In October 2019, Cask offices in Stafford VA were raided by numerous federal agencies, including the FBI and DOD.  Sources say the raid was partially prompted by the Gutierrez/Soriano bribery activity, but also by a whistleblower accusation that Cask was falsifying its status as a woman-owned, disadvantaged business. Cask is owned by Elizabeth Guezalle but sources tell Oxebridge its daily operations were managed by her husband, Mark Larsen.  The court docket then reveals that multiple Cask staffers were aware of the Soriano deal. The docket refers to one Cask employee as “Individual-2” who managed “day-to-day operations.” Sources have indicated that Larsen ran daily operations, and therefore he is most likely “Individual-2.” However, Oxebridge confirmed that Guezzale herself was involved in salary decisions related to Gutierrez, and has not been able to substantively confirm who “Individual-2” is.

The fact that Gutierrez signed a plea deal suggests that federal prosecutors are using her as leverage to go after someone else, perhaps executives at Cask, or to pursue James Soriano himself. To date, there is no indication that any other DOD officials were involved in the scam.

In addition to Gutierrez, the court filings detail how Soriano successfully conspired to get his wife a job at Cask. The Facebook profile for Soriano names his wife as Weng Cornejo Soriano. Subsequent searches then reveal a photo of the same woman appearing on a LinkedIn profile for “Rowena Cornejo-Soriano,” and listed as working for Kilderkin Group from 2017-2019. She was reportedly hired as a receptionist.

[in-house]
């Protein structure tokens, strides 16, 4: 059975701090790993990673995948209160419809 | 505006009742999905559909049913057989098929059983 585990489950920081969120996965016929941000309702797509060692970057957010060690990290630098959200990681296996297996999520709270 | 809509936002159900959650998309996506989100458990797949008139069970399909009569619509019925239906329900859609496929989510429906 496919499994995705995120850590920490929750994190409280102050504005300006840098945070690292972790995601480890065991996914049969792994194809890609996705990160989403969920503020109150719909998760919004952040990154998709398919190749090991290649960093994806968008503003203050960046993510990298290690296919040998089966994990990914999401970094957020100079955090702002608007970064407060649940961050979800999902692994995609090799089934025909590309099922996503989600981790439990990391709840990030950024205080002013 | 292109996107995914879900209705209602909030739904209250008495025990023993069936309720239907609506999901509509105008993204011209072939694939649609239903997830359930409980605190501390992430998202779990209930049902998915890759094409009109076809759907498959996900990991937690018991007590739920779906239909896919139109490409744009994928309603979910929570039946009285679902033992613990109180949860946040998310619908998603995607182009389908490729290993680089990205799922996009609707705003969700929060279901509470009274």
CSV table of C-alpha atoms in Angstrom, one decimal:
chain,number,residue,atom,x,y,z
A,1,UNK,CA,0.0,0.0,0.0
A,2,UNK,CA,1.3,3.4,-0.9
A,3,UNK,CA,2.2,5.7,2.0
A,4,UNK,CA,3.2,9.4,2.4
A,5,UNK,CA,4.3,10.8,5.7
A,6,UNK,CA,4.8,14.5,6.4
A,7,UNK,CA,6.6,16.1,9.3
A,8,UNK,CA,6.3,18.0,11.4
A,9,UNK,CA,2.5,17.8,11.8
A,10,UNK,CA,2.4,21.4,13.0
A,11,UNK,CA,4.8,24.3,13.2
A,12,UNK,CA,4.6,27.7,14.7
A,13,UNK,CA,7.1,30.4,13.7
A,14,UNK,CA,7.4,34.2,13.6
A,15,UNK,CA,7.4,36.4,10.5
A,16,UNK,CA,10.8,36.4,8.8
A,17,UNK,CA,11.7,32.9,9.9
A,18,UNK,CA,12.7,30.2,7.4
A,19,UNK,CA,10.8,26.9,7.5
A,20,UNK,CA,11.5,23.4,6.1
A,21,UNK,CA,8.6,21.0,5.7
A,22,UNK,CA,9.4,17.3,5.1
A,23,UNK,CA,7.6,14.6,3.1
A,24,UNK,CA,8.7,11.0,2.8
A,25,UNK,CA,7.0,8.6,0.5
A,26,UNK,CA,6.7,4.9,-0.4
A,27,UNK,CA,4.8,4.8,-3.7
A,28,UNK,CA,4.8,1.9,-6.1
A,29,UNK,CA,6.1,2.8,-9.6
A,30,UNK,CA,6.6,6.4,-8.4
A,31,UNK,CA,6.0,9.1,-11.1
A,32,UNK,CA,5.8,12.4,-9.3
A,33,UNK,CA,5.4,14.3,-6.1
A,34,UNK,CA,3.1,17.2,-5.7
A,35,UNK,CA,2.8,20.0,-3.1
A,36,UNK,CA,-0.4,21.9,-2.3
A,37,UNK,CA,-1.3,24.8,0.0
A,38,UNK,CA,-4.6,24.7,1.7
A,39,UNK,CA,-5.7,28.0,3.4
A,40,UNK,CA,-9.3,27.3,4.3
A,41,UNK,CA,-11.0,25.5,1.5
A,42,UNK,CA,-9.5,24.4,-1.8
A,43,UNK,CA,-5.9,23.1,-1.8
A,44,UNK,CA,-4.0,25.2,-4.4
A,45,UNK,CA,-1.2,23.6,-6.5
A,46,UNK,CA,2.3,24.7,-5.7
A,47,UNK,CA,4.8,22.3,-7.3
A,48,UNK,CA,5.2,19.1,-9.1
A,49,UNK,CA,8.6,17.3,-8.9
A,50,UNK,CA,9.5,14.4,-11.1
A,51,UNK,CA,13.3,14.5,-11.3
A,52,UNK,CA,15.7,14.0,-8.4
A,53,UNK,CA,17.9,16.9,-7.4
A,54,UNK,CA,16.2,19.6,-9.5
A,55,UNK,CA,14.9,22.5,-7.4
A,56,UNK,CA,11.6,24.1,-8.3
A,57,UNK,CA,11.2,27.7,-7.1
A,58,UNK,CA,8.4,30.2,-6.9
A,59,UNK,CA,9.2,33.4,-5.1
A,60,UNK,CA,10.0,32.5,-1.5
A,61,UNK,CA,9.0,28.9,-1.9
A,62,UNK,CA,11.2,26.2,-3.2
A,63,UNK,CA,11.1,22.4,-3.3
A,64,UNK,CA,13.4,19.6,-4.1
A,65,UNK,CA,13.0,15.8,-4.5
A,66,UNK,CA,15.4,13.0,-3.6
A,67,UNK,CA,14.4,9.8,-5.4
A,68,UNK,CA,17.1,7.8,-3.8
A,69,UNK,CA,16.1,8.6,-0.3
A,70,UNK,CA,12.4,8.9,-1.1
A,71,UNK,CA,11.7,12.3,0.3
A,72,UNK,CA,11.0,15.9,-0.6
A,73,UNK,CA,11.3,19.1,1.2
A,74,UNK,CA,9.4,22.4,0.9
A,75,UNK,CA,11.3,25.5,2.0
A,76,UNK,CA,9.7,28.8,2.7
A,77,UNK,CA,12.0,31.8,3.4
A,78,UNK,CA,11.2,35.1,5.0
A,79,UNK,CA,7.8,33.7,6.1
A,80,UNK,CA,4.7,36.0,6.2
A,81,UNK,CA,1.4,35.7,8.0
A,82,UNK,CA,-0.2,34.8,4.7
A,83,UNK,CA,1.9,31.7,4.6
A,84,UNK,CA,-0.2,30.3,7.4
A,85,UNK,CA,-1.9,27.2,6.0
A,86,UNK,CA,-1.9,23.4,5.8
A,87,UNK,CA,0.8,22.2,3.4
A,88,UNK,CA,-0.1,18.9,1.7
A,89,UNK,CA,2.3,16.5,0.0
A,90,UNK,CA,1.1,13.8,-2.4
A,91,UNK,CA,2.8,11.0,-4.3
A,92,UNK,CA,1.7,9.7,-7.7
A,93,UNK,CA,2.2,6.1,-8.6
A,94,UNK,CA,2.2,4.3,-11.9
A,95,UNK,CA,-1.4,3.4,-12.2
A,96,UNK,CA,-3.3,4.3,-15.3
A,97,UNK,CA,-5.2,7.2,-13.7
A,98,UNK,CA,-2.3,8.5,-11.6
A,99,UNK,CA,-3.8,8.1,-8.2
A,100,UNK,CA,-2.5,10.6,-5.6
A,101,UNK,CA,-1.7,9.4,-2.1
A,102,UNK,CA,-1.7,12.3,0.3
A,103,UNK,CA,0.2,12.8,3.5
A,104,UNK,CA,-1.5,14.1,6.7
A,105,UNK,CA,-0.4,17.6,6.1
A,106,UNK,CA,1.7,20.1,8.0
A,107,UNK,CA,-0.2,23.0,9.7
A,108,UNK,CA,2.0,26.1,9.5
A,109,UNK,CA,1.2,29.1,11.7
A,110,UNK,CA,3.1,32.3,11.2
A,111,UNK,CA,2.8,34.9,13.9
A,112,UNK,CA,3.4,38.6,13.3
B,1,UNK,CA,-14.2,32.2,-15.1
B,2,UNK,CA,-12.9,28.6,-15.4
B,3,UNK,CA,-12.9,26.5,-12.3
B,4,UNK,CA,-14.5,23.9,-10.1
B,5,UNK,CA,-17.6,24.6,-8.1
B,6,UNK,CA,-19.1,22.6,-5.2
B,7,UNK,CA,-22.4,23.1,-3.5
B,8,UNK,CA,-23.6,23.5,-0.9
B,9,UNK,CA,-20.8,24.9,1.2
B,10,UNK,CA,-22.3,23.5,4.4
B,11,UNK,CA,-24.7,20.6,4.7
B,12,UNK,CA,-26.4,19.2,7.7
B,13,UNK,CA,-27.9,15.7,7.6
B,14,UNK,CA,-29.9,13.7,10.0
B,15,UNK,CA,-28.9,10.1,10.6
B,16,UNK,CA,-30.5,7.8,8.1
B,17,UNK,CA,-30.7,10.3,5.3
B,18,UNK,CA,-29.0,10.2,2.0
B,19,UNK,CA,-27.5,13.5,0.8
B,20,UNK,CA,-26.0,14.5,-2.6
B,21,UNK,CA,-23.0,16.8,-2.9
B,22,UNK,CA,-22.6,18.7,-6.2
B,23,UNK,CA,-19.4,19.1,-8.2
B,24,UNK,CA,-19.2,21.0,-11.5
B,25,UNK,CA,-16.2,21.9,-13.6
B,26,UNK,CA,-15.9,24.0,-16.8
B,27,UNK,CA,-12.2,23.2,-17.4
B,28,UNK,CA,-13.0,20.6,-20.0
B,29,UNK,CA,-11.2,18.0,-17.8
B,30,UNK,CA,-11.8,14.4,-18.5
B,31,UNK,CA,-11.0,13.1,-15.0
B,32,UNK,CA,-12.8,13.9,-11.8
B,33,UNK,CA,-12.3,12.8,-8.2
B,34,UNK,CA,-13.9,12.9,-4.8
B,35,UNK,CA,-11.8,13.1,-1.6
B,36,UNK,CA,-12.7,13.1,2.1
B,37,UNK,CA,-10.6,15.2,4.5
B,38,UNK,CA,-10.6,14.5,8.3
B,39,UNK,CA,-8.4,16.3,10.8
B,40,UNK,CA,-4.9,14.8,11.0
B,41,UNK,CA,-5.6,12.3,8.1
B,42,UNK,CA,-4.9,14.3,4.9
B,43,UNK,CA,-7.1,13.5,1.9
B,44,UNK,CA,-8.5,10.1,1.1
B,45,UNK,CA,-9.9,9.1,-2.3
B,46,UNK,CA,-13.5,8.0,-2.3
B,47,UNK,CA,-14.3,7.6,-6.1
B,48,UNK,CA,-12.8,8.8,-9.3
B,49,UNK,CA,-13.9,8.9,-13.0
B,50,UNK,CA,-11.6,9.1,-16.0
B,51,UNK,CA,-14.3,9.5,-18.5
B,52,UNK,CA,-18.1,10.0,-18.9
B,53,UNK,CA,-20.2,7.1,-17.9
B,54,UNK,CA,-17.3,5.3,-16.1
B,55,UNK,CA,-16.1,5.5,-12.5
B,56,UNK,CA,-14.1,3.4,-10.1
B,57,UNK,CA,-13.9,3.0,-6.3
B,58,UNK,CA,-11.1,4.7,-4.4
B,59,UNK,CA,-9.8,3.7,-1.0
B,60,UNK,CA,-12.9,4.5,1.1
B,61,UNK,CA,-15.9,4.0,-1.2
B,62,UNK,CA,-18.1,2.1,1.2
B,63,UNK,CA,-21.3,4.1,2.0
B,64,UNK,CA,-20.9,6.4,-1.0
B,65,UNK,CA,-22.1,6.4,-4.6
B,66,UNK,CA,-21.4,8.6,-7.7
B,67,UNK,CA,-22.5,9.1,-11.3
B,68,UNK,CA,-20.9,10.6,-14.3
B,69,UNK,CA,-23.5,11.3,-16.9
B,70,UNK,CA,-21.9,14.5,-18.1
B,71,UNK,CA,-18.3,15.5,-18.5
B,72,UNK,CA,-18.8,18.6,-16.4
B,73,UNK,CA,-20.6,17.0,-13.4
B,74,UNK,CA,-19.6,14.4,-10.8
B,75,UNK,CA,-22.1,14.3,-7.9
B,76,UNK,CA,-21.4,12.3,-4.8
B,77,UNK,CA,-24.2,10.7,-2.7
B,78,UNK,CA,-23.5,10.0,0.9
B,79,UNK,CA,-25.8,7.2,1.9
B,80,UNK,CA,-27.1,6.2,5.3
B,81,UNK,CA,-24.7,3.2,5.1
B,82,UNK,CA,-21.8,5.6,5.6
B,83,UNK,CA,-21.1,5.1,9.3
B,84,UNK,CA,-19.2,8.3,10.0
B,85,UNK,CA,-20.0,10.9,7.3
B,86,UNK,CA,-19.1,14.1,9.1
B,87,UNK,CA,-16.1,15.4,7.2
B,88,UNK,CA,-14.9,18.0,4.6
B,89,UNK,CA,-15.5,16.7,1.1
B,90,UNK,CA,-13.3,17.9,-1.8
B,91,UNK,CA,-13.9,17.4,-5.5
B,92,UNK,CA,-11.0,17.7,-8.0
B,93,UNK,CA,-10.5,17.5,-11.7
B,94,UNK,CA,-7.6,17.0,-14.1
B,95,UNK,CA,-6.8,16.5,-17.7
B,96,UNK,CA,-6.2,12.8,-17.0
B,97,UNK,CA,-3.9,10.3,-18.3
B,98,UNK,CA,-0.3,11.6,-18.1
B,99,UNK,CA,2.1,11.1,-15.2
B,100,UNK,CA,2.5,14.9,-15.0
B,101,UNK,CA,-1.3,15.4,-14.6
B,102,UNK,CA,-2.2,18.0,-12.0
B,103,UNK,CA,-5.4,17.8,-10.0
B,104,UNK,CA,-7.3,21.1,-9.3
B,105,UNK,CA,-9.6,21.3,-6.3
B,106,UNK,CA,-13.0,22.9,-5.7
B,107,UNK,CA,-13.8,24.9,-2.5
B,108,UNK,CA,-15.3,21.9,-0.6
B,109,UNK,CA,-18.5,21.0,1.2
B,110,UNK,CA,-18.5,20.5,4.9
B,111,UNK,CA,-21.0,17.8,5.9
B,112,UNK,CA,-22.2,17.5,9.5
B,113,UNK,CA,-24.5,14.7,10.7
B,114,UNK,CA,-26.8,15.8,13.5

Kilderkin and Cask are both owned by Guezzale, along with Pinao Consulting. According to public business records, Cask holds an organizational position in Kilderkin, and that Mark Larsen was listed as the company’s Registered Agent:

Additional searches reveal Guezzale’s ownership of Kilderkin:

“Kilderkin” is an Old English word meaning “cask.”

Pinao Consulting claims to be a “Small Business Administration certified 8(a) Economically Disadvantaged Woman-Owned Small Business (EDWOSB).”

CMMC-AB Background Checks

Sources have reported that Cask was introduced to the CMMC scheme by former Board Chair Ty Schieber, who worked for Kilderkin Group in a business development role, possibly as a 1099 contractor. Schieber’s prior employer, Technology Associates, was also located in the same Virginia town as Cask. Based on prior investigations by Oxebridge, multiple sources reported that in late 2020 Schieber had approached companies known to him to get them “early access” to C3PAO slots, in order to make the CMMC program appear more mature than it was. This was done, sources say, to accommodate the aggressive marketing push made by the DOD’s CMMC architect, Katie Arrington, who repeatedly claimed that the program would result in over 1,500 companies achieving CMMC certification in 2021. To date, not a single company has been certified.

Schieber was a personal friend to Arrington, and previously worked as her superior at Dispersive Technologies. Schieber also donated to Arrington’s failed US Congressional campaign. On Schieber’s Facebook page, Katie Arrington is one of the only pages “liked” by him: